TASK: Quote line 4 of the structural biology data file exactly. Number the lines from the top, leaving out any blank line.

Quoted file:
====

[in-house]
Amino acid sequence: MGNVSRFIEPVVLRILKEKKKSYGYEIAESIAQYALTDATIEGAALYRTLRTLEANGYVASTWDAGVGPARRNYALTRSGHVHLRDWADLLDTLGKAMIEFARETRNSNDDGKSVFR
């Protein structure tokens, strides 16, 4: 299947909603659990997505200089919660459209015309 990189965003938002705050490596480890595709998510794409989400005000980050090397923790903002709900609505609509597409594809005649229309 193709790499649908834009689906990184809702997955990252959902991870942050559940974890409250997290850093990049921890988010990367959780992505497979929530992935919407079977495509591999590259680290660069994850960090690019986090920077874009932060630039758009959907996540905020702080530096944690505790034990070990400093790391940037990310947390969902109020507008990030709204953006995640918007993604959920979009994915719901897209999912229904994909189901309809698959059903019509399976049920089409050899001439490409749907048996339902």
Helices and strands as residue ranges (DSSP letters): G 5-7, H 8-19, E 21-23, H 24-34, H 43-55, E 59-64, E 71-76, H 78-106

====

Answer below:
Helices and strands as residue ranges (DSSP letters): G 5-7, H 8-19, E 21-23, H 24-34, H 43-55, E 59-64, E 71-76, H 78-106